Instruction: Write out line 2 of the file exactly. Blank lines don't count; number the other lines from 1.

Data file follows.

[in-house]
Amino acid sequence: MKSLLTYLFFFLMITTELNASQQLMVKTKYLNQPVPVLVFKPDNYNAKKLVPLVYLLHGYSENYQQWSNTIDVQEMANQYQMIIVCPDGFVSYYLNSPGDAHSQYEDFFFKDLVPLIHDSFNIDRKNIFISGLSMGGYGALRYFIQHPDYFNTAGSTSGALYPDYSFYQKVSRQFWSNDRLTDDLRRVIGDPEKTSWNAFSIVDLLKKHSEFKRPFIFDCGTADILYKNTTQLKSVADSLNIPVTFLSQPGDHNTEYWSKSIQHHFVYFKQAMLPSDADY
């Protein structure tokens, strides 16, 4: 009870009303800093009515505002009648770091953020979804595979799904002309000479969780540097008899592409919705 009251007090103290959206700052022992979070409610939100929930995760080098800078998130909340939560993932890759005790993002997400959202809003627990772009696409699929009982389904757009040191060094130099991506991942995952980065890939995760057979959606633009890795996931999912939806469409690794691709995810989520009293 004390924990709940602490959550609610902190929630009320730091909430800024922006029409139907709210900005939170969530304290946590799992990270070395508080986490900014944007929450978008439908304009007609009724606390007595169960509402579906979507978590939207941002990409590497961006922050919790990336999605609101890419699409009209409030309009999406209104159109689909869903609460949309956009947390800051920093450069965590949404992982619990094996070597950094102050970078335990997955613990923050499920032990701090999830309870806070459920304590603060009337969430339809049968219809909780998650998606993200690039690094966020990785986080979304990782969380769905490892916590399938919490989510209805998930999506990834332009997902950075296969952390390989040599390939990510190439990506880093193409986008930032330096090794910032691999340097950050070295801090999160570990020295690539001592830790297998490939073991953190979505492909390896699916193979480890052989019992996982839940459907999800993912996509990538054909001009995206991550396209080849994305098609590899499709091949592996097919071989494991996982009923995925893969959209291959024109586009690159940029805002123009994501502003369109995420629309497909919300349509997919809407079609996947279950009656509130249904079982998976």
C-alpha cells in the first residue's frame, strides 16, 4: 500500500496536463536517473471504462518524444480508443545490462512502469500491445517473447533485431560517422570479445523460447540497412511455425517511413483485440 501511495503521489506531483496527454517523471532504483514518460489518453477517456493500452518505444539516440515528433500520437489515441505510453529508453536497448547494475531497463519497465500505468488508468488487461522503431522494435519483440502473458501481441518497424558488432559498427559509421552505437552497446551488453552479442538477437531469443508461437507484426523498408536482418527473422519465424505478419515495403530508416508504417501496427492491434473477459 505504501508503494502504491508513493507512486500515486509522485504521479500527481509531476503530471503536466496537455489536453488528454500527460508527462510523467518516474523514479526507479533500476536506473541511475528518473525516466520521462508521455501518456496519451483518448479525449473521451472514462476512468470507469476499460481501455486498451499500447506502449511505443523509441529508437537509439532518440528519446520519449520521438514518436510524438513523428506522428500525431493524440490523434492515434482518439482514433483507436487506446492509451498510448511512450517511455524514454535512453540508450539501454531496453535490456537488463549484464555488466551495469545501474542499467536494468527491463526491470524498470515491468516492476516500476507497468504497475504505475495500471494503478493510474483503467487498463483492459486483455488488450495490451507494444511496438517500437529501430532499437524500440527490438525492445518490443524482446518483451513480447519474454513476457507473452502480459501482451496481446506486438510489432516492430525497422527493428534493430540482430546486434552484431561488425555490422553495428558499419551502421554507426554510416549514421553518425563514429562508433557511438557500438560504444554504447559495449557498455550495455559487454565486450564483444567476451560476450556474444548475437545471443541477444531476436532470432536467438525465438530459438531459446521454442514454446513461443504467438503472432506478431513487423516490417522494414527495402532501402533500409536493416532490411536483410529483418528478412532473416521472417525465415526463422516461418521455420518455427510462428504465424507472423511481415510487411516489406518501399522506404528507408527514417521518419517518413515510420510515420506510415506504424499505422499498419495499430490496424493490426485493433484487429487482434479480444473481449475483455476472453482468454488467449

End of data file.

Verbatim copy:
Amino acid sequence: MKSLLTYLFFFLMITTELNASQQLMVKTKYLNQPVPVLVFKPDNYNAKKLVPLVYLLHGYSENYQQWSNTIDVQEMANQYQMIIVCPDGFVSYYLNSPGDAHSQYEDFFFKDLVPLIHDSFNIDRKNIFISGLSMGGYGALRYFIQHPDYFNTAGSTSGALYPDYSFYQKVSRQFWSNDRLTDDLRRVIGDPEKTSWNAFSIVDLLKKHSEFKRPFIFDCGTADILYKNTTQLKSVADSLNIPVTFLSQPGDHNTEYWSKSIQHHFVYFKQAMLPSDADY